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Chrome spellcheck privacy
© Thanapol Mongta |
Security & privacy

Use spell check in your browser? It could be leaking your passwords

Nobody wants to make a spelling error when typing an important email. Grammarly is a free tool that can help. Tap or click here to find out how to use this helpful tool. Google’s Chrome browser and Microsoft’s Edge also have spell checkers to ensure your writing is flawless.

But while they can be convenient, they pose a privacy risk. Security researchers discovered that some browser’s spell check tools send personally identifying information (PII) to Big Tech companies.

Read on to see how browsers could compromise your passwords and what you can do about it.

Here’s the backstory

Security researchers at otto-js made a discovery that might make you think twice about using enhanced spell check tools in Chrome and Edge. Here’s why.

With Google’s Enhanced spell check tool enabled, everything you type into any website is sent to Google for spell-checking. Depending on the form you’re filling out, that could include sensitive data like Social Security numbers, home addresses, banking information and more.

Here’s another frightening twist. If you click “Show password” while signing into an account, your password is also sent to Google to be spell checked. Yikes!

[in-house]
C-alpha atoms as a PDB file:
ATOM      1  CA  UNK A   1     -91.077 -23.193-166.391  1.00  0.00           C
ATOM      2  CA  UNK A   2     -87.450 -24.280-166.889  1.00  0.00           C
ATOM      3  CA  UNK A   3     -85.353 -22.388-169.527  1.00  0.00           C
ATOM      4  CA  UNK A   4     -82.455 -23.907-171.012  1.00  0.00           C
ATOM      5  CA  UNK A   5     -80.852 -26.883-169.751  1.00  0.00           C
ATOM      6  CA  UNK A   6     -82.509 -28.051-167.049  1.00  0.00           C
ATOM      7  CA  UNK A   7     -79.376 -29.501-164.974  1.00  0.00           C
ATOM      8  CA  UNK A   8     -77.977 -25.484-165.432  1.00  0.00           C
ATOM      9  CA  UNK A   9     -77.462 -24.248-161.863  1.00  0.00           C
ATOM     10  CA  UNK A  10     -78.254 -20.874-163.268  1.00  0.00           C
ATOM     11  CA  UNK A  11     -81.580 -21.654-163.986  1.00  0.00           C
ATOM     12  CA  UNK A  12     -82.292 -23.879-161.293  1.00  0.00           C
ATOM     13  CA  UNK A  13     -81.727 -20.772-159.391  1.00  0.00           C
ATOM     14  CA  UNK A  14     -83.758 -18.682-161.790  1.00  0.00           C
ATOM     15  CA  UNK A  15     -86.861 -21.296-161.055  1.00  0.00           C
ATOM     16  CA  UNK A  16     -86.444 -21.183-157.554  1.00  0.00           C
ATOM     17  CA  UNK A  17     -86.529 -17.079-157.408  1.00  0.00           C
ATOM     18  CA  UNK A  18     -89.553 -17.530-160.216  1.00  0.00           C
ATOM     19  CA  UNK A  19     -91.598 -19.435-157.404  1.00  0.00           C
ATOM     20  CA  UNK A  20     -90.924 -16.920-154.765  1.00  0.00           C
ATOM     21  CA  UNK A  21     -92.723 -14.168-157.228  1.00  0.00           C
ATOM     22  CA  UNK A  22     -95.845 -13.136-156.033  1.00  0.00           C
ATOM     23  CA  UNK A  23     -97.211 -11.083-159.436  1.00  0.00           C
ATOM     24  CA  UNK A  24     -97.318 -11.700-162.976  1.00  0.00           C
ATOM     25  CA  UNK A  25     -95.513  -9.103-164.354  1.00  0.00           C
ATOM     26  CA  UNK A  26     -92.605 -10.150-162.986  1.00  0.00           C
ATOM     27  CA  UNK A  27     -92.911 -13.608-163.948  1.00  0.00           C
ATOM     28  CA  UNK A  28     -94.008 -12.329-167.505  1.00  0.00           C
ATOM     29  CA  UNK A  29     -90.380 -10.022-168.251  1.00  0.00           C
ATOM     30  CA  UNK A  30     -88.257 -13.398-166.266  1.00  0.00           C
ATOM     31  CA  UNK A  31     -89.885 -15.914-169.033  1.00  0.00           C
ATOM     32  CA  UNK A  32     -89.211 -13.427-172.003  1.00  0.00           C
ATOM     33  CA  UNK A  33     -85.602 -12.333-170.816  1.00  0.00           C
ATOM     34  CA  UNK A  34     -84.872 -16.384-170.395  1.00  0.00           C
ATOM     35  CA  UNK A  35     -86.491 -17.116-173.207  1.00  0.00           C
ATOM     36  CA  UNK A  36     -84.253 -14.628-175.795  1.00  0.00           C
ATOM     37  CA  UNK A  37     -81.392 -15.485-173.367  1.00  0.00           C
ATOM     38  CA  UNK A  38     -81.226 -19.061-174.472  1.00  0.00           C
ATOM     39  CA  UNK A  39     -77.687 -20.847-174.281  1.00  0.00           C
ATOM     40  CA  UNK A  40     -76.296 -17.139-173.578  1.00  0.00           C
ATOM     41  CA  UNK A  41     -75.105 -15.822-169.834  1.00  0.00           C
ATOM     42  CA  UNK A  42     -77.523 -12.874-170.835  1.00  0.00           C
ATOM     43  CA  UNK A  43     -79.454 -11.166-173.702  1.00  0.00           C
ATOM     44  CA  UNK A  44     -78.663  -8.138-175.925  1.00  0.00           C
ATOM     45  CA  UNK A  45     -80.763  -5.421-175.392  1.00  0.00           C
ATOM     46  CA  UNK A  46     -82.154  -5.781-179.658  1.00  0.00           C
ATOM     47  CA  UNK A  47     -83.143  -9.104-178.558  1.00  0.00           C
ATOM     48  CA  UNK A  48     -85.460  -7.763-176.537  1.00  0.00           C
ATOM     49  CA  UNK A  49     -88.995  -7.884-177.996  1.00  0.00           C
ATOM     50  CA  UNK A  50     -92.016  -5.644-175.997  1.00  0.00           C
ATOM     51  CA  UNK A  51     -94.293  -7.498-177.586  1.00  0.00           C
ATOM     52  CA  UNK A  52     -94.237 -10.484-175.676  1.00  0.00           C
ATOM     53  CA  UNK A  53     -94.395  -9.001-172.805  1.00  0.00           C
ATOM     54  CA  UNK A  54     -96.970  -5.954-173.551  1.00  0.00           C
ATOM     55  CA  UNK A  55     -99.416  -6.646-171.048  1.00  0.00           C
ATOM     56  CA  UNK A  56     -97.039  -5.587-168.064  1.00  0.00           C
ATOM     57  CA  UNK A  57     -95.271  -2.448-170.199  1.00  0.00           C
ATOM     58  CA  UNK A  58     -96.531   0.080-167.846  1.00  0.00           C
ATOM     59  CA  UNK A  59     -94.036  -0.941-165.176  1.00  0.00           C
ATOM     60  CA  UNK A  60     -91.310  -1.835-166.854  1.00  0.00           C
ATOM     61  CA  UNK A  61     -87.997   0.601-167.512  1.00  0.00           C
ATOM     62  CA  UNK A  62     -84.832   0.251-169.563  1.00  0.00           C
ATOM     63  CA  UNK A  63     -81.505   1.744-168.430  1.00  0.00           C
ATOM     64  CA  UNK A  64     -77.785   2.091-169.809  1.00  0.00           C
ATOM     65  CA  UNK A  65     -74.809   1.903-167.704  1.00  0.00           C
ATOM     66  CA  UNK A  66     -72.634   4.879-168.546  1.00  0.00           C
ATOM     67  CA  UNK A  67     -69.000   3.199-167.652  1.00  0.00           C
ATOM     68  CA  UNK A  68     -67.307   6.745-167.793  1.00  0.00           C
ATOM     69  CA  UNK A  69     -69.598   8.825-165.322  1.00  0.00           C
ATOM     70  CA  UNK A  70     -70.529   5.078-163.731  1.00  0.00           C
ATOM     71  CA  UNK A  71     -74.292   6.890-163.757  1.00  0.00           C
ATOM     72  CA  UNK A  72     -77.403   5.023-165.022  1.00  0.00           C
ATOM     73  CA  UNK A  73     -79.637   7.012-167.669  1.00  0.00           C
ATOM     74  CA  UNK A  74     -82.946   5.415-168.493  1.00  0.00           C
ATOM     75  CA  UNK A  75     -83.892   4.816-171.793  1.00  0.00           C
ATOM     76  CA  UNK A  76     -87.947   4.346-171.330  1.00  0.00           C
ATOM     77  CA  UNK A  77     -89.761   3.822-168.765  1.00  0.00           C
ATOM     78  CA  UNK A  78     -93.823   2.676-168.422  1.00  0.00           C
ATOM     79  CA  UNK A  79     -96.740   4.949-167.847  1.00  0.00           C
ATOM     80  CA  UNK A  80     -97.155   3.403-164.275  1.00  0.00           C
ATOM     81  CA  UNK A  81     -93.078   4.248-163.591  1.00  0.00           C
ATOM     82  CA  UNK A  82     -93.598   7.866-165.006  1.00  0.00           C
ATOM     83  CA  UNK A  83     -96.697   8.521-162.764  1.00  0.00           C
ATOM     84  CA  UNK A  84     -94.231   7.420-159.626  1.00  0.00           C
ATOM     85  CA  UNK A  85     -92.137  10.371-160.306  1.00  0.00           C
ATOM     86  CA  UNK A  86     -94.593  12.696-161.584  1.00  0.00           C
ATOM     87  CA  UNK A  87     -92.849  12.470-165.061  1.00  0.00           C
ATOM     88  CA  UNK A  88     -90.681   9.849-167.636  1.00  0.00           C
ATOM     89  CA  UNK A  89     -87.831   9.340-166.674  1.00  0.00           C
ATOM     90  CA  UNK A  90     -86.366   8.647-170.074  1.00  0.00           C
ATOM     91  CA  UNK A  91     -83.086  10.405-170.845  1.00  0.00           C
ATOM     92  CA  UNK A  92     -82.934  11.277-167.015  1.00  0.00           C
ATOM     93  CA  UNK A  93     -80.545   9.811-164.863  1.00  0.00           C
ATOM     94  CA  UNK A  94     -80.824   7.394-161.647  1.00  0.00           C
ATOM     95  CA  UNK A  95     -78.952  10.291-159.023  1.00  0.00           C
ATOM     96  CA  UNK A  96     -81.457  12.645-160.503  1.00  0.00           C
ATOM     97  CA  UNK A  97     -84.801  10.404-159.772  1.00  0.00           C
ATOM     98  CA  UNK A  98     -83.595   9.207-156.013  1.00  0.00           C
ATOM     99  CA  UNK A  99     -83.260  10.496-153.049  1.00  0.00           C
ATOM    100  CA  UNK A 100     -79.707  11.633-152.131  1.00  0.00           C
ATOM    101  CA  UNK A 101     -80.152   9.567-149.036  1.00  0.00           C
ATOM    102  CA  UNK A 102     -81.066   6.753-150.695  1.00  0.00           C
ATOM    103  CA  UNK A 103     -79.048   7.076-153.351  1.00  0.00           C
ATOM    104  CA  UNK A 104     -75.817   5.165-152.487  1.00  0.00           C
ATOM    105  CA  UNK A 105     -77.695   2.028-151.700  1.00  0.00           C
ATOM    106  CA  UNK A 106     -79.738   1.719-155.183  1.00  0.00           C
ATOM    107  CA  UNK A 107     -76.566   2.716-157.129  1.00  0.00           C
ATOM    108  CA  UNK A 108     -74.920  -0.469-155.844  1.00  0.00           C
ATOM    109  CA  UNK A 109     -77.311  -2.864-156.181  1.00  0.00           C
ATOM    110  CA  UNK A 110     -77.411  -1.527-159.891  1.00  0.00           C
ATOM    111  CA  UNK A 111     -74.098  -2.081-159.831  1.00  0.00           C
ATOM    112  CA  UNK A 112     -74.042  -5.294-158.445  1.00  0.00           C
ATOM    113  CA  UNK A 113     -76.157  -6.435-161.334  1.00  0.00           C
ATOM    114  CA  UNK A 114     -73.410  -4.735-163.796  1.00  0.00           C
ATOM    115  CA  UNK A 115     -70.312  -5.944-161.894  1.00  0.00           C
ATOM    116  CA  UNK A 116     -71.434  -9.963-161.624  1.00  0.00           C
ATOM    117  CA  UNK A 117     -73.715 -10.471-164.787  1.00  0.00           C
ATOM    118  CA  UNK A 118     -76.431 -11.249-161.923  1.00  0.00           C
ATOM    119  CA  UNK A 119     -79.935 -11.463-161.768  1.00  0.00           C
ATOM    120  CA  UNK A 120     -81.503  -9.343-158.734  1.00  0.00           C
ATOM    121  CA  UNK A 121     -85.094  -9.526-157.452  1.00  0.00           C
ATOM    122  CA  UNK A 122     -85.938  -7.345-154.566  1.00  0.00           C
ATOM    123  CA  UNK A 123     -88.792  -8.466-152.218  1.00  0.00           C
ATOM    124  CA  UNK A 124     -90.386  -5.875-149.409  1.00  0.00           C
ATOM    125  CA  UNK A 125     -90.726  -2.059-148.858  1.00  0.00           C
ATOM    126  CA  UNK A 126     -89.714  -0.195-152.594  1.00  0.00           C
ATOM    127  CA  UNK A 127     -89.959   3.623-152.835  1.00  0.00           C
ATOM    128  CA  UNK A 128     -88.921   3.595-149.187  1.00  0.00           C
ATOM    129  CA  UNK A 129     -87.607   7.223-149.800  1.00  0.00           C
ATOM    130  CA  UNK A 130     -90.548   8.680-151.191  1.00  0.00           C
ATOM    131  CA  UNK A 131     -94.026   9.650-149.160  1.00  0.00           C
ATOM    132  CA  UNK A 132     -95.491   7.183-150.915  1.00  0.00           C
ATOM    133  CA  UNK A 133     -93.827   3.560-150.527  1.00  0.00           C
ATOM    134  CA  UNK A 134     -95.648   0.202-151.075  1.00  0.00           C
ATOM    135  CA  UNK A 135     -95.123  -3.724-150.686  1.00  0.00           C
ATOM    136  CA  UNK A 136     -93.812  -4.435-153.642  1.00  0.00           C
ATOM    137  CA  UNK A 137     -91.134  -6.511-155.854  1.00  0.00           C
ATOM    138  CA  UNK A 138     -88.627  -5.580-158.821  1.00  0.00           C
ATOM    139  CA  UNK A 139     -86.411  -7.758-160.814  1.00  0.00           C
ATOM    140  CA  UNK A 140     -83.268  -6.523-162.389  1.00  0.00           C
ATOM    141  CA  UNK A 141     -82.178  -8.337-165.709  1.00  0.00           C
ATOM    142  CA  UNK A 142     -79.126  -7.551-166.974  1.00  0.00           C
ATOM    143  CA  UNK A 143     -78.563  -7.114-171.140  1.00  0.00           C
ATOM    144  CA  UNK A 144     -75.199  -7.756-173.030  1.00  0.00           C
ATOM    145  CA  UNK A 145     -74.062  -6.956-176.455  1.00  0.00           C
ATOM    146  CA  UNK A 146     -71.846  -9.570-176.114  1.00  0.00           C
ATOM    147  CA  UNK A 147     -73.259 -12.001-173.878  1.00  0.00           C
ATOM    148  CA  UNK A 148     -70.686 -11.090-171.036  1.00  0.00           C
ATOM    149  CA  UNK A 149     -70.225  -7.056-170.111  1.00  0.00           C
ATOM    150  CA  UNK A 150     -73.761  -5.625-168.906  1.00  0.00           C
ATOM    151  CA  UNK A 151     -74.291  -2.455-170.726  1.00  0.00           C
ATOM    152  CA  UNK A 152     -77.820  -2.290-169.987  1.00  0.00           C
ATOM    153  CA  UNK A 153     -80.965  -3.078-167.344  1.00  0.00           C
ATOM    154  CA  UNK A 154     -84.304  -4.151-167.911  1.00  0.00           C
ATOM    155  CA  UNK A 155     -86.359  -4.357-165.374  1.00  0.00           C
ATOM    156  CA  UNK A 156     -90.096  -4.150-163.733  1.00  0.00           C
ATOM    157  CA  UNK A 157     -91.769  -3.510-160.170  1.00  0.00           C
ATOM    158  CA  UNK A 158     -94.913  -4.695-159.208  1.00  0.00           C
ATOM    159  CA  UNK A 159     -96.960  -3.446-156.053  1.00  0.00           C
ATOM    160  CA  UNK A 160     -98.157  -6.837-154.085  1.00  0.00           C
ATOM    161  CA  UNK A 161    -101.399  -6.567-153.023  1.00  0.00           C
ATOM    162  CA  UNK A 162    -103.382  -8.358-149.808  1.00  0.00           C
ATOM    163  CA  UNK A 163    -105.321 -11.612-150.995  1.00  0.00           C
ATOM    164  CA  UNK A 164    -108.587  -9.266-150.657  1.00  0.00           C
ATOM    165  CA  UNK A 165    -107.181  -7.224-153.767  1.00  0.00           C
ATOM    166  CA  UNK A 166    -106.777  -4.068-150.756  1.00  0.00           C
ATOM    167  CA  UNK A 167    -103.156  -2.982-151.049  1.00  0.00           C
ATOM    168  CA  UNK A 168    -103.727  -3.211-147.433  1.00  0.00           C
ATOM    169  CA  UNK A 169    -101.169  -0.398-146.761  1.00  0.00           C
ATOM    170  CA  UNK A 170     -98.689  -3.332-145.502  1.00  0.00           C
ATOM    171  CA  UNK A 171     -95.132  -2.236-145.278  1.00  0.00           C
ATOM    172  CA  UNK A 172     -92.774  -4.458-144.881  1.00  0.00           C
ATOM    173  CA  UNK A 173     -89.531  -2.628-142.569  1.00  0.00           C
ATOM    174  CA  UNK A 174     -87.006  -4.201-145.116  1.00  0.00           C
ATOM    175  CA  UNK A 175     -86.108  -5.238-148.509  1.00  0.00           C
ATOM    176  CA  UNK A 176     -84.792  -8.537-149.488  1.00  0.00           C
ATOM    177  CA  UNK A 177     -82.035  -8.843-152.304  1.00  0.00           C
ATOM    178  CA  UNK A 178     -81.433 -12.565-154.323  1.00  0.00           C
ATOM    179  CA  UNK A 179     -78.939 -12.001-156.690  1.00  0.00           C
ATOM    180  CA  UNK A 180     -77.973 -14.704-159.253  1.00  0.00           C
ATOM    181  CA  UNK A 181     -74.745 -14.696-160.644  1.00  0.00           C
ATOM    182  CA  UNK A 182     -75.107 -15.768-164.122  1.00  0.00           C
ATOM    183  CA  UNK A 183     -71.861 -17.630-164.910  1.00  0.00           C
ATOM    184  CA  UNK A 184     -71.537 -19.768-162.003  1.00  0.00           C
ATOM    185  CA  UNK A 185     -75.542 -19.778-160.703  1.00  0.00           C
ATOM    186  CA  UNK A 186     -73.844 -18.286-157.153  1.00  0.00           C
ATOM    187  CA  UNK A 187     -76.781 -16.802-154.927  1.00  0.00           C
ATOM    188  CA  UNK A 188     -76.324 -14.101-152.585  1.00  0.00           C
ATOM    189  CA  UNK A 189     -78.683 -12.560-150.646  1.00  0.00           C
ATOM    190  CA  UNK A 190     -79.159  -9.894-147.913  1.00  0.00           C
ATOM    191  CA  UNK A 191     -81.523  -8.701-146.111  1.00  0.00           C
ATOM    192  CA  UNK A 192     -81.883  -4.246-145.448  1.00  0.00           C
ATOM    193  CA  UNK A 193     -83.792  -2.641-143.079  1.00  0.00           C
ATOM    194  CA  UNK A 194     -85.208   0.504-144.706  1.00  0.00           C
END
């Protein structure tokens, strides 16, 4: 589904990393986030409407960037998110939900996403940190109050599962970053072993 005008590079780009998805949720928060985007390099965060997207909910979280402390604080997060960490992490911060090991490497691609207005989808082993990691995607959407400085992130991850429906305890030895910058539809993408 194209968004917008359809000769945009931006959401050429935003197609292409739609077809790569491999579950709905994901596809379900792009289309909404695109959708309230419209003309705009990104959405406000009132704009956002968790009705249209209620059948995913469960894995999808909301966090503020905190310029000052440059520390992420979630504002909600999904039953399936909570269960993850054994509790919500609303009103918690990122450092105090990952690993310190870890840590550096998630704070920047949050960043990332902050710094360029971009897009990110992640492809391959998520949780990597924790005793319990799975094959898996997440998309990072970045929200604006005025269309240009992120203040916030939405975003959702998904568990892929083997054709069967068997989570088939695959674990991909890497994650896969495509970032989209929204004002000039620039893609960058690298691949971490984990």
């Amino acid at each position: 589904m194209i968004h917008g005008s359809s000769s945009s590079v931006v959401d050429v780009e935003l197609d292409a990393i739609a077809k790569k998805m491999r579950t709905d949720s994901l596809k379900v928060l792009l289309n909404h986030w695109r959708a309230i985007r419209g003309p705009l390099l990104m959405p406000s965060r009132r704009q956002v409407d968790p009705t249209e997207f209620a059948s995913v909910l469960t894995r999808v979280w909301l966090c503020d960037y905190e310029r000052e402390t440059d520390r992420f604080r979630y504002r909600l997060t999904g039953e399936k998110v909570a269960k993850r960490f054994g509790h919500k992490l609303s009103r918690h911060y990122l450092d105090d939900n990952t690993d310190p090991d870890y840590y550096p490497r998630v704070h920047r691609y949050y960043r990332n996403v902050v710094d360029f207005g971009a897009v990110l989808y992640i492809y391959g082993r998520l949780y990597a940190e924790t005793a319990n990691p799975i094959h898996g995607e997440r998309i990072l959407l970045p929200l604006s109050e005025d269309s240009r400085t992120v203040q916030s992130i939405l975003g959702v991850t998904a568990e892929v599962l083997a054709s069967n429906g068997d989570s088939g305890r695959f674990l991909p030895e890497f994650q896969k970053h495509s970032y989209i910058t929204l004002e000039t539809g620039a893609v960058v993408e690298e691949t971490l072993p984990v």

The good news is you can protect your privacy and stop having PII sent to these companies. That’s because Chrome’s Basic spell check doesn’t send this data to Google. You’d need to enable Enhanced spell check for Google to have everything you type sent to it.

With Microsoft, it’s not a built-in spell check that breaches your privacy. It’s a browser extension called Microsoft Editor: Spelling & Grammar Checker. So don’t add the extension to Edge, and you’ll be safe. If you’ve added it previously and want to protect your data, remove it ASAP. Keep reading and we’ll show you how.

What you can do about it

There are two ways to remove an extension from Microsoft Edge. Here’s how:

  • In Microsoft Edge, select and hold (or, right-click) the icon of the extension you want to remove (to the right of your browser address bar). Select Remove from Microsoft Edge > Remove.
  • Or, to the right of your browser address bar, select Extensions and select More actions next to the extension you want to remove. Then select Remove from Microsoft Edge > Remove.

For Google Chrome:

As we said earlier, Chrome’s Basic spell check tool seems to be OK regarding privacy. It’s the Chrome Enhanced spell check that you need to worry about. Fortunately, you had to have enabled the Enhanced spell check tool to be at risk.

Here’s how to see which version you’re using and disable the enhanced tool if it has been enabled.

  • Open Google Chrome on a computer.
  • Click the three-dot stacked menu button in the top right corner and click Settings.
  • Select Languages from the options on the left side of your screen.
  • Under the Spell check section, ensure the Basic option is selected. If you don’t want to use spell check at all, slide the toggle next to Check for spelling errors when you type text on web pages to the left to disable it.

This is what your screen will look like while changing the setting:

Notice under the Enhanced spell check setting, it tells you straight up that text you type in the browser is sent to Google. No thanks!

Keep reading

Sick of Google Chrome? 6 alternative browsers to try instead

Warning: Malicious browser extension targets Gmail and AOL users

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